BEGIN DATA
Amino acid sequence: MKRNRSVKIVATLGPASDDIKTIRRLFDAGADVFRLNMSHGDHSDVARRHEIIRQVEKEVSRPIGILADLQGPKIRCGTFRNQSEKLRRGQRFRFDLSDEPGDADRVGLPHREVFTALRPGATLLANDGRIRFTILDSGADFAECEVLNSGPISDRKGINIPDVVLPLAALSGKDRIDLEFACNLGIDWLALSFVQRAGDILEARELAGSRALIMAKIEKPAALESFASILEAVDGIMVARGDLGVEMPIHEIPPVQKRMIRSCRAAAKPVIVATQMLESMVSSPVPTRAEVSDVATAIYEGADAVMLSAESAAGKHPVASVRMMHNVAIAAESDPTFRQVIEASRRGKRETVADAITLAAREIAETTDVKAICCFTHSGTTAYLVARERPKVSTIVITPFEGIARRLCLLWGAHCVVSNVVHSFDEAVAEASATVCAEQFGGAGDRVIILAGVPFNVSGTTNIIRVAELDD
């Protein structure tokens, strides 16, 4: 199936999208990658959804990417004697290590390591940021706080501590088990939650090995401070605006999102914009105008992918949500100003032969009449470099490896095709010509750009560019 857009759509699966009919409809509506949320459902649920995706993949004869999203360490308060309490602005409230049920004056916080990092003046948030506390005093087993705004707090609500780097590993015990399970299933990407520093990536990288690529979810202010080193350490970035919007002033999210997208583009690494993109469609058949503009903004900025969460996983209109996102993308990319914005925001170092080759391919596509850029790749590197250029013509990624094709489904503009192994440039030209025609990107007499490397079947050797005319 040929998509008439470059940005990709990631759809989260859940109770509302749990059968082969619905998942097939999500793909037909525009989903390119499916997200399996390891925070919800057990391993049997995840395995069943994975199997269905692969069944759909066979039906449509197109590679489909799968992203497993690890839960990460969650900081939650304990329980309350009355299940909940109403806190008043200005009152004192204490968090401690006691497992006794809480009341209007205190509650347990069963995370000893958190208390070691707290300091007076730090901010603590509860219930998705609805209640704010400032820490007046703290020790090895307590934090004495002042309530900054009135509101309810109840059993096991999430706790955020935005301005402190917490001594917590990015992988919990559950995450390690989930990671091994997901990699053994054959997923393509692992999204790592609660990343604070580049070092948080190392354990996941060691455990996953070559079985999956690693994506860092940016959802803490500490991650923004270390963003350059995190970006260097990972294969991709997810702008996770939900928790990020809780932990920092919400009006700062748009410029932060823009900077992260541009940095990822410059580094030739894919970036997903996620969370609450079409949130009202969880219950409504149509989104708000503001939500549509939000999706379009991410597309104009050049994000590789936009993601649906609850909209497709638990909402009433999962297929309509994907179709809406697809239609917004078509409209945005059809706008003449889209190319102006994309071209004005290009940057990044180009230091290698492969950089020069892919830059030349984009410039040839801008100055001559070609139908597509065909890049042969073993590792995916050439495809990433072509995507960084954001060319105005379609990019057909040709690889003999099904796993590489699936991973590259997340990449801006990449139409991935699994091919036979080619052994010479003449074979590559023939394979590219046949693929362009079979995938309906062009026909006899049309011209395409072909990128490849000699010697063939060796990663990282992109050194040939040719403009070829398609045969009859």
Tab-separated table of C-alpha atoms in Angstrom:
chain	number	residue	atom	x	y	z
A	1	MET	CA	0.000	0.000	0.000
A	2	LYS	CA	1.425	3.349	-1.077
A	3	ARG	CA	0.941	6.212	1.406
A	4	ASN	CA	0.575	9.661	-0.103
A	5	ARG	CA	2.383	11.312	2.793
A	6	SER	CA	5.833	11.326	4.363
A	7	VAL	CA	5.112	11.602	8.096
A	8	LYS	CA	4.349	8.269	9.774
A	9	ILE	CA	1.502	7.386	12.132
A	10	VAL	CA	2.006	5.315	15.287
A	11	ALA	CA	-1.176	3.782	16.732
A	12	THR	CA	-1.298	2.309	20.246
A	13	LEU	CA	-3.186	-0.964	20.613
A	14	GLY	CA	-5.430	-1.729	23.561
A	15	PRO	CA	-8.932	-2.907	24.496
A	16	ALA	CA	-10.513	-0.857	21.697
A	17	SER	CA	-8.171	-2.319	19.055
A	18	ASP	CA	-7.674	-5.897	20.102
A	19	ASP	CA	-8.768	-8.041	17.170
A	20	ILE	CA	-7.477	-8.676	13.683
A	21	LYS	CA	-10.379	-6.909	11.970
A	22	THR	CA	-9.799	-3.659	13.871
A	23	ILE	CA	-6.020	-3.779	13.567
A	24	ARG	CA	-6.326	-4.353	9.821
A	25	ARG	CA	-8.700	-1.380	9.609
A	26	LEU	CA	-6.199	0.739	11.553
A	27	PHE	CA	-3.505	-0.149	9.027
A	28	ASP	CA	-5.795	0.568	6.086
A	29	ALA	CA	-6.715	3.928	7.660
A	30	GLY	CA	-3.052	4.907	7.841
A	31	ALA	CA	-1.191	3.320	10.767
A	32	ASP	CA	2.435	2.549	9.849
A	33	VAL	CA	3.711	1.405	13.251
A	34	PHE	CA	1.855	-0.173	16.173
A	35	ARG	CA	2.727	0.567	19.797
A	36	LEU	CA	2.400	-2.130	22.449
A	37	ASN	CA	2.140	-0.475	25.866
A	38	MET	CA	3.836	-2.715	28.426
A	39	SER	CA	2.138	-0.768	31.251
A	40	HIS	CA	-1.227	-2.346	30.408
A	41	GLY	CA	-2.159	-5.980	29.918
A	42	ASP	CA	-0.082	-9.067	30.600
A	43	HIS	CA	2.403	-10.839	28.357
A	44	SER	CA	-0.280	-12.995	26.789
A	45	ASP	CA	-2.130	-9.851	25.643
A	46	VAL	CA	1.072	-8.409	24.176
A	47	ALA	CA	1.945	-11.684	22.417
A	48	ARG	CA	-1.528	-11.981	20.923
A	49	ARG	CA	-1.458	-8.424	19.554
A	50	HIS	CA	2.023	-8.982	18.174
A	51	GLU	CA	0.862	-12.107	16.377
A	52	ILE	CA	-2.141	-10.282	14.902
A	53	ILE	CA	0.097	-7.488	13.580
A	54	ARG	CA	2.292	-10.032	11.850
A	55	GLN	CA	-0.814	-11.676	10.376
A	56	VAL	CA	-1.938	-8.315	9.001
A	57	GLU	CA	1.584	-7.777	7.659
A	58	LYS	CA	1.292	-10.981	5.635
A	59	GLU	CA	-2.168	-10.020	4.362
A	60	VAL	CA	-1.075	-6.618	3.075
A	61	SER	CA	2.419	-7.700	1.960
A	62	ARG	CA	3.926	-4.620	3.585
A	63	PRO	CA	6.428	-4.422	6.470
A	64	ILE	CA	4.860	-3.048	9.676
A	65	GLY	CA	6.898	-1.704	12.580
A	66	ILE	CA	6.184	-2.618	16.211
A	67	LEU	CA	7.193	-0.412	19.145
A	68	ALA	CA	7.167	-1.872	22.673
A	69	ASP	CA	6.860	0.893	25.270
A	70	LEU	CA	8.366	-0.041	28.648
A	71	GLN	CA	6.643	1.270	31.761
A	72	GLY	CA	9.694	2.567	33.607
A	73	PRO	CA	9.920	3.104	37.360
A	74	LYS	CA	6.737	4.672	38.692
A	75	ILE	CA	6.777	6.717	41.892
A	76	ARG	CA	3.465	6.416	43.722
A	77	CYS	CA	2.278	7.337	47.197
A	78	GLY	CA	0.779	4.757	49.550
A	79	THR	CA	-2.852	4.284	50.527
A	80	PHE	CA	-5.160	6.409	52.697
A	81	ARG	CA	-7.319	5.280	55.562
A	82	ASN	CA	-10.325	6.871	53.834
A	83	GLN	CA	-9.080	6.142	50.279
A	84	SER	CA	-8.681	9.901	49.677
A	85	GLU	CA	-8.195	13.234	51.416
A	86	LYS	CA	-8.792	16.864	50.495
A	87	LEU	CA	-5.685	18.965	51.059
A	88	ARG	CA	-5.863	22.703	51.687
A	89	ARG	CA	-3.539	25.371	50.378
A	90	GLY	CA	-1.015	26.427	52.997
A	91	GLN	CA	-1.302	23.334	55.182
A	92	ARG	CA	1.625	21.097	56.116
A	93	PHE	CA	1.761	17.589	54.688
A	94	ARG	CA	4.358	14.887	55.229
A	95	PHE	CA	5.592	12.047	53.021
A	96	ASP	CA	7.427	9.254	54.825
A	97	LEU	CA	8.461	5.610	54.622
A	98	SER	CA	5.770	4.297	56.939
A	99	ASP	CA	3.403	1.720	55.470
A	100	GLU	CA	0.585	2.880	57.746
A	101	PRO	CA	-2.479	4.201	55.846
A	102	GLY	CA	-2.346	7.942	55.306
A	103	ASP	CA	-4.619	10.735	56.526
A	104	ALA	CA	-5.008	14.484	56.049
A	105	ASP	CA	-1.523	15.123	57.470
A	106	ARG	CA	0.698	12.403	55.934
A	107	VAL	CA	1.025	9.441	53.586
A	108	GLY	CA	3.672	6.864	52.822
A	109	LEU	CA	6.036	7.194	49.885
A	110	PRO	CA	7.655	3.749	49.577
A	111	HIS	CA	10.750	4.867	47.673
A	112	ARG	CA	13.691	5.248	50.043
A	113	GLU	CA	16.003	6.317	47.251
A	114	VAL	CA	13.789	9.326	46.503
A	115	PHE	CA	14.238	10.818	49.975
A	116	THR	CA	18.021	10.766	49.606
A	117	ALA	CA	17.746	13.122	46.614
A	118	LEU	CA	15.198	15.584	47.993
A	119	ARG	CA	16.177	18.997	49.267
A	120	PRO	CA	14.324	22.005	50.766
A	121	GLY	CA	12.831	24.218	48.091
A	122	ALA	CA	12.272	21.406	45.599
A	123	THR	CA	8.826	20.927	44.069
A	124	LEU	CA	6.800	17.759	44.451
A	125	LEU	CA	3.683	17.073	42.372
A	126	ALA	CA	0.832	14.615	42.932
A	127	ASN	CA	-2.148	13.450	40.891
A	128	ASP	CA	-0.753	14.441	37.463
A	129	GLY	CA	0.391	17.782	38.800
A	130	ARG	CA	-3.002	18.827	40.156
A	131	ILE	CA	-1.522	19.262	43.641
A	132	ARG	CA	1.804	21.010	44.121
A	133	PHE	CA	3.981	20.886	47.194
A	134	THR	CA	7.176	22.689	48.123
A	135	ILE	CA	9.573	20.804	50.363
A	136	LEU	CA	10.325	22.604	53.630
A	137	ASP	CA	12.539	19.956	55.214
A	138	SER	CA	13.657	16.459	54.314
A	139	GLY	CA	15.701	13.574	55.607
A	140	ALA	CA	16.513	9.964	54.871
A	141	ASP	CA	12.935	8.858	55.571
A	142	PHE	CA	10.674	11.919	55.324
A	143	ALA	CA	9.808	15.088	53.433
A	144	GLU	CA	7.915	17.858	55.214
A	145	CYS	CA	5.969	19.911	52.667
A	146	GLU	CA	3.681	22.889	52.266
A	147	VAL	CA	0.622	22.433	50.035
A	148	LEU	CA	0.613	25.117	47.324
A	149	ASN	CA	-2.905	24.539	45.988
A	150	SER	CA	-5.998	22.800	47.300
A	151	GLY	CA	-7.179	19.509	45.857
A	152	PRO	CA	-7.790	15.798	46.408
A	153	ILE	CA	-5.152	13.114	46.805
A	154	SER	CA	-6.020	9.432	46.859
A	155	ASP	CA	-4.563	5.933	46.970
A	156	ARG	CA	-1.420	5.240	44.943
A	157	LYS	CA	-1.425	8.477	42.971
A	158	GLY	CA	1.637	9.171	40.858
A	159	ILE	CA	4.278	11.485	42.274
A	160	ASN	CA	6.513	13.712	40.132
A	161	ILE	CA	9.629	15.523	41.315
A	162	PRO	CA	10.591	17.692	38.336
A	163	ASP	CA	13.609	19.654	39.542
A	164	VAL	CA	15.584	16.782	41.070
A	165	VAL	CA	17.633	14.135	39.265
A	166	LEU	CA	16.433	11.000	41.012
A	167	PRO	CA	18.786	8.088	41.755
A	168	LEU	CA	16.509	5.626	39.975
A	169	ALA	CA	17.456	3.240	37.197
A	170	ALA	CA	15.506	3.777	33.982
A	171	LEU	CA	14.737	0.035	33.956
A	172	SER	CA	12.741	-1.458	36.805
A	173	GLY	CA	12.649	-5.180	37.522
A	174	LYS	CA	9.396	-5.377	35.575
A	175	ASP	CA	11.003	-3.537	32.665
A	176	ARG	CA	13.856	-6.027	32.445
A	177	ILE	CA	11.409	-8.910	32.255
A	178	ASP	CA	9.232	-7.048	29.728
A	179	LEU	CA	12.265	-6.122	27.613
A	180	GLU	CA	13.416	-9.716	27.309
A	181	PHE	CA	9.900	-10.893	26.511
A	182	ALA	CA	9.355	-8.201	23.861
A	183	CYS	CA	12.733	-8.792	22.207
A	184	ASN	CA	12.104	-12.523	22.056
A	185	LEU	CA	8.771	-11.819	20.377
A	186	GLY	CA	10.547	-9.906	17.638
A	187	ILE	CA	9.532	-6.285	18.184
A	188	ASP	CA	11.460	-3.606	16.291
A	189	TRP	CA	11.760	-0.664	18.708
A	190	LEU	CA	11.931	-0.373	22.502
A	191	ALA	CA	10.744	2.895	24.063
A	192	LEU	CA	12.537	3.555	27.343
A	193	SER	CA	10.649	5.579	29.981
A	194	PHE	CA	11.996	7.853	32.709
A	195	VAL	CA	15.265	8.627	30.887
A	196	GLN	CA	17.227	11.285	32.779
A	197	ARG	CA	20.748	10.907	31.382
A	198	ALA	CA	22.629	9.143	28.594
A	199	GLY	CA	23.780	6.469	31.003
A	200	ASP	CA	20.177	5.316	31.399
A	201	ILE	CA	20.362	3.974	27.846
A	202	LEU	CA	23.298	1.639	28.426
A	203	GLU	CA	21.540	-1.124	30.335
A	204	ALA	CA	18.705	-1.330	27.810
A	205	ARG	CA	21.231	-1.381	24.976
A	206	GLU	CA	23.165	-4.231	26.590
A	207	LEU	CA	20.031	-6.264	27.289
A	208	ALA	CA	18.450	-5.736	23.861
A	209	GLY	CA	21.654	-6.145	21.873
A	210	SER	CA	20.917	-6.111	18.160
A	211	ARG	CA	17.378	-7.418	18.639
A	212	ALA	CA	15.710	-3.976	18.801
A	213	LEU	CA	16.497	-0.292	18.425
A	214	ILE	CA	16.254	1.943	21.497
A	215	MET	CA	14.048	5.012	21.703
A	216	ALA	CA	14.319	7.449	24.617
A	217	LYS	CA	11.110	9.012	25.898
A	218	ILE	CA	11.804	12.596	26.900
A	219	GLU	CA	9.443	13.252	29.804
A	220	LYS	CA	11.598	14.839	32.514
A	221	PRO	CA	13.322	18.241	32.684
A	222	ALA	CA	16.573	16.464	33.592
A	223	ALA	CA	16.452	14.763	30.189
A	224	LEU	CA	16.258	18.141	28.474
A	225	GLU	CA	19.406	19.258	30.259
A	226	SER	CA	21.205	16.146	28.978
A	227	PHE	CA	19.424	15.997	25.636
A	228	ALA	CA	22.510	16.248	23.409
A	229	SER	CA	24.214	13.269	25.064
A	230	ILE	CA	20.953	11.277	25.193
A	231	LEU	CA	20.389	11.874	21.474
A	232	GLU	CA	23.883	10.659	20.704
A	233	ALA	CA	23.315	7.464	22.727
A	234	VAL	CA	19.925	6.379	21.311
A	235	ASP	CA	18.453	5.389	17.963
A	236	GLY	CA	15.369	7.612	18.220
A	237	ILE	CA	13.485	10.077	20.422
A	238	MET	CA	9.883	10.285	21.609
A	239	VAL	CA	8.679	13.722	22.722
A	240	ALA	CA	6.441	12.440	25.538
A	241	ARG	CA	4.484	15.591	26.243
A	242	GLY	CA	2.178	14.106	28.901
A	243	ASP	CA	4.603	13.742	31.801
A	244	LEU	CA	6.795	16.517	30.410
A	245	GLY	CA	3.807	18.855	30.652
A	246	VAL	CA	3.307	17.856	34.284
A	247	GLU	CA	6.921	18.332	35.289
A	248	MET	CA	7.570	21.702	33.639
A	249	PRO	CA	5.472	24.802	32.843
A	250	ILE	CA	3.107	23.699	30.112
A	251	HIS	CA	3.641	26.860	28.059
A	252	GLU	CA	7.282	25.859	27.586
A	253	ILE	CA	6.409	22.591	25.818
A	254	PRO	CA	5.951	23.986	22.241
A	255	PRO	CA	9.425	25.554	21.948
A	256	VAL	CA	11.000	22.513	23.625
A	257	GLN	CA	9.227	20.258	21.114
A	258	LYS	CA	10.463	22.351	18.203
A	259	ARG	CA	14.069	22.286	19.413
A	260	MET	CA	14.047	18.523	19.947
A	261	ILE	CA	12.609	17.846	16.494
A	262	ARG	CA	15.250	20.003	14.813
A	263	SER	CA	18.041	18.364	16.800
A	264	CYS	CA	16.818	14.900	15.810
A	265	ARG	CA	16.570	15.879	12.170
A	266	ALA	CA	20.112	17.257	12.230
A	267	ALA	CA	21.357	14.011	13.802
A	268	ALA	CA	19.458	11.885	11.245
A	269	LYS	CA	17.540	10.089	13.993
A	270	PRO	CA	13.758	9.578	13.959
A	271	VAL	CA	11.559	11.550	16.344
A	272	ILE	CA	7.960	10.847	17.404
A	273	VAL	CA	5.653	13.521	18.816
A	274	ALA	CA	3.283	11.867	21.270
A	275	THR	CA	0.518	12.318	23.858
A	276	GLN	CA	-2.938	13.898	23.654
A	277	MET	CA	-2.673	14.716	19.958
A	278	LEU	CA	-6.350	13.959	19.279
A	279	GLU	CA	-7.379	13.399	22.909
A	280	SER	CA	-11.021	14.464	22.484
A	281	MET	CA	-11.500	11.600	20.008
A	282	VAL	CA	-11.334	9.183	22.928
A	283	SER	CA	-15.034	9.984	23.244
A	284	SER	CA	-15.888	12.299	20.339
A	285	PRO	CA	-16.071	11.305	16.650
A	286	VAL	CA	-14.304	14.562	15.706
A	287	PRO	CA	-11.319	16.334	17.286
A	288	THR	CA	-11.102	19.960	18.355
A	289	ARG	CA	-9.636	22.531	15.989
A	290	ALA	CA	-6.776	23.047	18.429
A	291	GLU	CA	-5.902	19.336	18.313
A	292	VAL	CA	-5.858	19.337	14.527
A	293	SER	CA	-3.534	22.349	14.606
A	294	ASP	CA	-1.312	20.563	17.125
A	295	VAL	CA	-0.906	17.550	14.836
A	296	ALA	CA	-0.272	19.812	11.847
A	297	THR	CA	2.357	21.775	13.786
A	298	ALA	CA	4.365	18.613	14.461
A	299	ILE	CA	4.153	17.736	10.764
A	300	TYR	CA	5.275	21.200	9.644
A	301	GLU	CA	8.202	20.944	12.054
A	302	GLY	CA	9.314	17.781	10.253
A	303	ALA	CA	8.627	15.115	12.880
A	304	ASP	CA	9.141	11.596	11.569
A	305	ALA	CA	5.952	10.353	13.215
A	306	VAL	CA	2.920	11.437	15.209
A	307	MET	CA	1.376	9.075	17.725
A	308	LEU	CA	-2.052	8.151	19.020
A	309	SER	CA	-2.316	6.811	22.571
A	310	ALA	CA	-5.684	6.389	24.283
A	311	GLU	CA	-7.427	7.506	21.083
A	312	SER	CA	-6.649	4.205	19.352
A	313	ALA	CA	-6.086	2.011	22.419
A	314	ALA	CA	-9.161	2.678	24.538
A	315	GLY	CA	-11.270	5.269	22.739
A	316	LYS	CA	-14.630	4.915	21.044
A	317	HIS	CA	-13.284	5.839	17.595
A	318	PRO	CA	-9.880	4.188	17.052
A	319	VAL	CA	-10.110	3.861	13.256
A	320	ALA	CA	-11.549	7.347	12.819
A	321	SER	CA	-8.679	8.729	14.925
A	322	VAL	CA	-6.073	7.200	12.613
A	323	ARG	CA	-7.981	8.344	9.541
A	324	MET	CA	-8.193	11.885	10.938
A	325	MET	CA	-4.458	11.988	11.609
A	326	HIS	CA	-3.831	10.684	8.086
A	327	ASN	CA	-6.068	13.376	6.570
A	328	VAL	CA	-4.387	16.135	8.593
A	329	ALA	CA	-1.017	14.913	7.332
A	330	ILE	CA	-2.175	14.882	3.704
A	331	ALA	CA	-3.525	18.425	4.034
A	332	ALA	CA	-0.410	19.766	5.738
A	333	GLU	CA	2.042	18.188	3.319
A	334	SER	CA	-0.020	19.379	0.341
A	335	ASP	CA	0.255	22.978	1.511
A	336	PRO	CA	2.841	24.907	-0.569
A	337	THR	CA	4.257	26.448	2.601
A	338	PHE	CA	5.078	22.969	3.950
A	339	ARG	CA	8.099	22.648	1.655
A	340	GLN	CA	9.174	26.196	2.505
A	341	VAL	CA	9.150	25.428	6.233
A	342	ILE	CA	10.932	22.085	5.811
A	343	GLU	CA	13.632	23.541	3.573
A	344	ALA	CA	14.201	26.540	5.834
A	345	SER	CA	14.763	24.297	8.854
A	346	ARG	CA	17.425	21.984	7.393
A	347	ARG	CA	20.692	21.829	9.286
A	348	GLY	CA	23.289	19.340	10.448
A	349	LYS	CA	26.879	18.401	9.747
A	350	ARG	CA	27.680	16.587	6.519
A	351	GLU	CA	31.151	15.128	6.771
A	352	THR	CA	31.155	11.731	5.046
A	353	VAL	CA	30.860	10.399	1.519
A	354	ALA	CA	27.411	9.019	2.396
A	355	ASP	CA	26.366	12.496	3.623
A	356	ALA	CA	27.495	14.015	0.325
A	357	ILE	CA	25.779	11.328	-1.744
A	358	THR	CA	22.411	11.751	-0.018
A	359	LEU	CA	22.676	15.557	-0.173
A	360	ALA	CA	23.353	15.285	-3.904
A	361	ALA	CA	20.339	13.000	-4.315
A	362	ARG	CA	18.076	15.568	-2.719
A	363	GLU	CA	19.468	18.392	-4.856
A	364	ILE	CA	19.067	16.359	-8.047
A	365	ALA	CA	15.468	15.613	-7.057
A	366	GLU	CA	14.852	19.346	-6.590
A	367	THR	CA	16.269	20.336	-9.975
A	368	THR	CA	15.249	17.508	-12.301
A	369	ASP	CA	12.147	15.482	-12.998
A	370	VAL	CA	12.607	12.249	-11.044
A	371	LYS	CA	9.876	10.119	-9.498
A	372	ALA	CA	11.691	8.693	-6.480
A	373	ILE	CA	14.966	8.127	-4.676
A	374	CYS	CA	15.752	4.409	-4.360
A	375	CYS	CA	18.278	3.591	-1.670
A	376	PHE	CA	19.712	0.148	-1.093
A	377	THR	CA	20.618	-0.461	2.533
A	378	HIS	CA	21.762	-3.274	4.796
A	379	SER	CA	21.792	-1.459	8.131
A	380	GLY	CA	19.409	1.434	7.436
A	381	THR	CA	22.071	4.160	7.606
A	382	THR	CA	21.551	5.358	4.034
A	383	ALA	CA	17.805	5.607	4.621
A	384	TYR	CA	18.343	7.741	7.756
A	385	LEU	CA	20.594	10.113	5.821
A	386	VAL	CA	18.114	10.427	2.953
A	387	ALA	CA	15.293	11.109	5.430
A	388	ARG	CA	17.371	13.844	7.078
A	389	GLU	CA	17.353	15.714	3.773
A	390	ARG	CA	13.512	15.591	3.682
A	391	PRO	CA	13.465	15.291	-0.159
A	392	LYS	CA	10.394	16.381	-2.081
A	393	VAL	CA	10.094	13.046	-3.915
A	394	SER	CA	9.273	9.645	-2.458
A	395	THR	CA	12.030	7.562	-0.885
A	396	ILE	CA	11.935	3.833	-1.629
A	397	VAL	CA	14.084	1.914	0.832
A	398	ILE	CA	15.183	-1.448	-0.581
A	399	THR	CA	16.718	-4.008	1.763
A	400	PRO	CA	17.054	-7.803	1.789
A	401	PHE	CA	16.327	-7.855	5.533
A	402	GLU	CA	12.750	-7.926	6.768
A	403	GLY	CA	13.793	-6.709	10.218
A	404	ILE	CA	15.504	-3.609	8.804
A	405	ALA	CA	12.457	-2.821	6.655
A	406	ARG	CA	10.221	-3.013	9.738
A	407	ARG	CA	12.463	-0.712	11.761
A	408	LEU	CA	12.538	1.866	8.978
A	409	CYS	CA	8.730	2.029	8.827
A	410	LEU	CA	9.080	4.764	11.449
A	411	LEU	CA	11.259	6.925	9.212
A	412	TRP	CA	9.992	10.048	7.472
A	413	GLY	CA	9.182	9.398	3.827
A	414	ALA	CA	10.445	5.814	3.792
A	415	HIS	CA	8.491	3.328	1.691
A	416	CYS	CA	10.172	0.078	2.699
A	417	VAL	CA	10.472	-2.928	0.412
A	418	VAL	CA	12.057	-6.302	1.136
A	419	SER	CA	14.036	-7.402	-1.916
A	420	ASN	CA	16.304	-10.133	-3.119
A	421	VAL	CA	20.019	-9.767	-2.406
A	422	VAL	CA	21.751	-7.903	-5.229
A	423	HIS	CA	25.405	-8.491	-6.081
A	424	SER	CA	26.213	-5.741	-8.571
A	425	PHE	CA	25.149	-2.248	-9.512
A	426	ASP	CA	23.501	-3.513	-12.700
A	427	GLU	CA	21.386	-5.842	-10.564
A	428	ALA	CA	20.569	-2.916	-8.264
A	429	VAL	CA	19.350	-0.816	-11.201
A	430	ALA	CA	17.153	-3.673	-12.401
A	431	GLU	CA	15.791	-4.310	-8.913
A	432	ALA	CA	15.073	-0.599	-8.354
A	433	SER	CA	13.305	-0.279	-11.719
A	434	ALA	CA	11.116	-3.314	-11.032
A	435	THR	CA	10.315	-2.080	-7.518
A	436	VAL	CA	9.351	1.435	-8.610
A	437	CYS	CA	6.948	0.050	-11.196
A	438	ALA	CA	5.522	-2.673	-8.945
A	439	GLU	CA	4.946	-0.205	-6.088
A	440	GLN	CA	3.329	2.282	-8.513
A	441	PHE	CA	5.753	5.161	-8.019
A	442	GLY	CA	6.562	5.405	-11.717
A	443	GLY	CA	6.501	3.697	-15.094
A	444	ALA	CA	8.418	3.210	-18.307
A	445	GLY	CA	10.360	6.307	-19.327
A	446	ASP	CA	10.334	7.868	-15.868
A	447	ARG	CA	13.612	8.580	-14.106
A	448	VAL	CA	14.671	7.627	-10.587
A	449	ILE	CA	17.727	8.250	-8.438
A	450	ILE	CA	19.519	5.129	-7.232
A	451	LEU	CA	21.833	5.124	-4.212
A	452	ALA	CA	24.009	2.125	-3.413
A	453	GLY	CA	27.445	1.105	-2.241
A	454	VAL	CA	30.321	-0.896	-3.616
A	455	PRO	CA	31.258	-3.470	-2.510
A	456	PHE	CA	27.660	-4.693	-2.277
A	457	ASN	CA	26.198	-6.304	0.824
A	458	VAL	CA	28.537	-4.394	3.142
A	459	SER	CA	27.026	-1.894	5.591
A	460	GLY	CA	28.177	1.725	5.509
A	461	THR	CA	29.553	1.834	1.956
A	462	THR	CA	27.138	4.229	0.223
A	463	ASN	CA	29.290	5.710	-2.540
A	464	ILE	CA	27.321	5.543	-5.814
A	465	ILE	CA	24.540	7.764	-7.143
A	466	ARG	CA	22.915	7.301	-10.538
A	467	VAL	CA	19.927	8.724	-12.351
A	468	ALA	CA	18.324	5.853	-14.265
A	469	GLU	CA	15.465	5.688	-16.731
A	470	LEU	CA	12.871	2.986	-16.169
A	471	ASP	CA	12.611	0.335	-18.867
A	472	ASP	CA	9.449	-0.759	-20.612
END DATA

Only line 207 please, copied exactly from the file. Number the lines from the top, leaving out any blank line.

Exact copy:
A	203	GLU	CA	21.540	-1.124	30.335